Across developing Asia, SMEs remain largely uninsured or underinsured. Based on feedback from our clients, they mostly trade on the basis of trust and, in the case of unexpected events, will double down to ensure they deliver for their customers and maintain their reputation.

With more trade happening on online platforms, SMEs want to maintain their ratings or online reputation; the difficulty is this can become a low-margin environment if they need to resend goods that are claimed as undelivered or not in optimal condition.

Many SMEs can afford insurance but lack the confidence that they will be correctly indemnified. Insurers need to accept that business owners might want to continue self-insuring for smaller risks and focus on coverage for larger-scale issues. This could pave the way for more affordable products with higher deductibles, whilst maintaining a sufficiently high limit and breadth of coverage. Generali and other insurers should focus on being at the customer touch point where this conversation can happen in a meaningful way.

Many business owners will first take out a life and health policy, at which point our agents can enquire about their P&C needs. In China, there is strong cooperation between our life and P&C companies, which is well-received by our customers. Business owners’ needs tend to be country-specific; for example, in China, low-risk office policies are often purchased alongside insurance for a riskier workshop or warehouse, and with an extension to cover employer liability, a growing concern among business owners.

Other business owners may start buying insurance when they transition from trading domestically to doing so across borders. For example, if they turn to their bank to obtain a letter of credit, the bank may suggest they insure the goods shipped. This means that bancassurance partnerships are an interesting channel for future growth.

Finally, insurers need to do more to bring loss prevention service to SMEs. These services are already a priority for larger corporates with full-time risk managers. In Europe, Generali has been standardising access via a digital app to help our agents map and diagnose the risks facing SMEs, and highlight where insurance can play a role in risk mitigation. We believe this is needed to further reduce the impact of natural catastrophes and will be increasingly valuable in the future.

IB: What is Generali Asia’s outlook for the region in 2024, not just from a climate perspective but on the insurance industry as a whole?

Leonardi: We remain very positive about emerging Asia. Generali is an established market leader in Europe and Asia is a priority for our future growth and diversification. Over recent years, we have been a key driver of growth for the group in terms of new customers, new business and net inflows, and 2024 looks poised to continue this trend.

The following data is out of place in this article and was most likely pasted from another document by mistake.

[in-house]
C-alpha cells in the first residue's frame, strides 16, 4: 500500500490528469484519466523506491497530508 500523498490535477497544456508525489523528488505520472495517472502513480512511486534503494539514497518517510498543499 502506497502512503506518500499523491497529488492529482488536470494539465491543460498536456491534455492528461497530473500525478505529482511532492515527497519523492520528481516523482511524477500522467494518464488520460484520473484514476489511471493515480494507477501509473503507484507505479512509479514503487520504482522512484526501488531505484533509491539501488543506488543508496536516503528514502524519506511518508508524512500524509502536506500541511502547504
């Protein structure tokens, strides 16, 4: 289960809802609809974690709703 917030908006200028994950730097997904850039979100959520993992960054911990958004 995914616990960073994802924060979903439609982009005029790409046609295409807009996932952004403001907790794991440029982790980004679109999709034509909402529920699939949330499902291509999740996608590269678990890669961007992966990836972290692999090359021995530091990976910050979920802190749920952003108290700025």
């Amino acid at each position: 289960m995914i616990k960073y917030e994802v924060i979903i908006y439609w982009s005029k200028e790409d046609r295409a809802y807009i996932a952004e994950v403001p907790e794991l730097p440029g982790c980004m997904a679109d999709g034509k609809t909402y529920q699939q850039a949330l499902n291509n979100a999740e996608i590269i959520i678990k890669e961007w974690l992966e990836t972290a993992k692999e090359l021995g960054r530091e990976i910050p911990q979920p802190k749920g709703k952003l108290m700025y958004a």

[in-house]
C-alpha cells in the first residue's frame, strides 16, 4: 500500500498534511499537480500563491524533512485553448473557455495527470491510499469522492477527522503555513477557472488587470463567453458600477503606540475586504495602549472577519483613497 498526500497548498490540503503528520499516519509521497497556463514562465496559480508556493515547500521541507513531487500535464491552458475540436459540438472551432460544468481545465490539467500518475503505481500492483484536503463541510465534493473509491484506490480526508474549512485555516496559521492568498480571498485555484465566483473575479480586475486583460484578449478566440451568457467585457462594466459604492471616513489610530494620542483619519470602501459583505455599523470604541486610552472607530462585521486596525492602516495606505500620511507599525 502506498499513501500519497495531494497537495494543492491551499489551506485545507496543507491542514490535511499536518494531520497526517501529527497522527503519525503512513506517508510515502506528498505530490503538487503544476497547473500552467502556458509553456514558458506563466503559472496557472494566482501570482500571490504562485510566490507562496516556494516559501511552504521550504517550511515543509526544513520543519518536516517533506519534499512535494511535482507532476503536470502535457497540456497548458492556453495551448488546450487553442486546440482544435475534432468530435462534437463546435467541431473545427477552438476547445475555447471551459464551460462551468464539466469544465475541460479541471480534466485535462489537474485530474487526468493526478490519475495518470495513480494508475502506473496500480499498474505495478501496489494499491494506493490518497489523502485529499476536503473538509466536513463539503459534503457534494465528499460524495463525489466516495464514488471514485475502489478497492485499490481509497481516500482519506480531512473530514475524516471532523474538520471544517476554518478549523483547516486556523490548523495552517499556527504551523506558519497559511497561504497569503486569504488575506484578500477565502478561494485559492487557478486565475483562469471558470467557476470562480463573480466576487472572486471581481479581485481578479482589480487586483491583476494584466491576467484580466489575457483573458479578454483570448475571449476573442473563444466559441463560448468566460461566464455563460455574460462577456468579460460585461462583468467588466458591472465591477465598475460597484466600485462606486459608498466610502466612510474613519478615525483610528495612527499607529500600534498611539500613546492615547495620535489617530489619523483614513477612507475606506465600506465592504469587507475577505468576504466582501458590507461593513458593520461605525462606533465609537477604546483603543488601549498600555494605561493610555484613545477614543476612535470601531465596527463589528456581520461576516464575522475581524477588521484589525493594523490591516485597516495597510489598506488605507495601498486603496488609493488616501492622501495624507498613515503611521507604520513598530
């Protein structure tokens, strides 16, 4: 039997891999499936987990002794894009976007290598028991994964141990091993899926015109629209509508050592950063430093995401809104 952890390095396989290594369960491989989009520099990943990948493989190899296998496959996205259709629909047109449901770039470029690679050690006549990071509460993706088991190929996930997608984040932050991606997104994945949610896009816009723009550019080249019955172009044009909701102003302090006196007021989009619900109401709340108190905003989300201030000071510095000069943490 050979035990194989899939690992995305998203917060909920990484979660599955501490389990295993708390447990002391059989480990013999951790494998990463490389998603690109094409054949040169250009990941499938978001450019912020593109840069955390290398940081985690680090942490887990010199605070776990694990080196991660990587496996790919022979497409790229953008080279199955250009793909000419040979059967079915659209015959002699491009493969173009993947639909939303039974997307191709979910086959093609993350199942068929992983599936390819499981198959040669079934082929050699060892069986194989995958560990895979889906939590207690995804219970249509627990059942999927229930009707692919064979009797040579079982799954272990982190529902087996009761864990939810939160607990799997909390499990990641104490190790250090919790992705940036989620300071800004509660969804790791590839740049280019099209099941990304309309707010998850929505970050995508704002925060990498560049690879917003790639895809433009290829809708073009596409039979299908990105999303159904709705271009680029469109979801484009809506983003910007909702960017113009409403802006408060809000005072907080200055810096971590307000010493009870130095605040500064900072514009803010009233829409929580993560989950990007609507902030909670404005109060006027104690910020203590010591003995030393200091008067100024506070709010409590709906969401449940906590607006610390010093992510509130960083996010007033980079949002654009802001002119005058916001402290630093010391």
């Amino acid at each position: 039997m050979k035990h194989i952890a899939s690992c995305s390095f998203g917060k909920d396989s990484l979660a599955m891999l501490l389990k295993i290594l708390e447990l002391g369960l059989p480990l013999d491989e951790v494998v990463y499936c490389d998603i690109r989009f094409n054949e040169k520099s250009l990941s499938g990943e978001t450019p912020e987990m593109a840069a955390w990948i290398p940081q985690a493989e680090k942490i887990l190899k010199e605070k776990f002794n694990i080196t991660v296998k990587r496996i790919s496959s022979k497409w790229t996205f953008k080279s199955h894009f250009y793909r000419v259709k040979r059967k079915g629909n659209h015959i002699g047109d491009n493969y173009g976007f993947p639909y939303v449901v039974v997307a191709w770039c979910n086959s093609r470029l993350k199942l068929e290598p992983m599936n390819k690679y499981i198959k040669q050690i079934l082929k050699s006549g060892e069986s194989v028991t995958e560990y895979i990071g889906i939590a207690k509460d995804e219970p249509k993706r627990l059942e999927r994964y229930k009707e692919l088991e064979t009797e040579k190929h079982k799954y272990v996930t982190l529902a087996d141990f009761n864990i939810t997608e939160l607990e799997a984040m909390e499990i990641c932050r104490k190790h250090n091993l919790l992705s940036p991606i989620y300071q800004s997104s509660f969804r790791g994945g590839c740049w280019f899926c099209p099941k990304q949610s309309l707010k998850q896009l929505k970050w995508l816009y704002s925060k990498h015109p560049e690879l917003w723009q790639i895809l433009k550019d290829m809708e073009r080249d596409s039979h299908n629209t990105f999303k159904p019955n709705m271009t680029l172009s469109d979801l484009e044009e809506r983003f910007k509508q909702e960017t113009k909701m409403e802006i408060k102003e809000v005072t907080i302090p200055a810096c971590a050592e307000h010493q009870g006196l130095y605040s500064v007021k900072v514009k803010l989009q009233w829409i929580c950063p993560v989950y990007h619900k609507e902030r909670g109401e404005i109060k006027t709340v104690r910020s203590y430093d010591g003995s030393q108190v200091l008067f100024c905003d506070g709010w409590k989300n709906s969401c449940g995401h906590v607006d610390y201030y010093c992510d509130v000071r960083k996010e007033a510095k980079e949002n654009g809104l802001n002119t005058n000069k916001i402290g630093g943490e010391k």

In China, in a context of poor performance in the real estate and equity markets, there is strong customer demand for safe investment and healthcare products, and we are growing our market share. In January, we announced an agreement with our joint-venture partner towards taking full ownership of our P&C company in China that has developed valuable expertise in insuring renewable power generation and electric vehicles.

India, on the other hand, the economy is in a remarkable growth cycle, benefitting from fundamental reforms and investments in digitisation. In 2022, we were the first international insurer to achieve controlling positions in our insurance joint-ventures, and we are strongly committed to the country.

We are also active in Malaysia, Thailand, Vietnam, Indonesia and the Philippines – all of which are building more open and resilient economies. Although they are seeing slowing investments from China, there are growing investments from Western countries which are diversifying their manufacturing and supply chains.

In the short term, the insurance industry in emerging Asia is navigating a lot of regulatory changes. In most countries, regulators are working hard to deal with mis-selling – notably for savings products – and improve customer protection. In many markets, rigid tariffs for property and motor insurance and simple solvency frameworks are being replaced by market-based pricing, risk-based solvency frameworks and IFRS accounting. We welcome these changes which are closer to our current practices as a responsible insurer. That said, there is still a lot of work to do to effectively navigate markets going through this degree of change.

In the medium term, climate change will be a massive challenge for Asia. While there are bright spots such as the rapid development of renewable energy sources, difficult questions remain around the phasing out of coal power generation in a context of growing energy needs and around the growing enthusiasm for air travel.

Among emerging economies worldwide, most Asian countries have reached a level of stable government, allowing them to look after the most vulnerable populations, as well as work effectively on adaptation and the green transition, co-financing initiatives with the insurance industry and other private sector collaborations. We are committed to playing an active role in this massive change.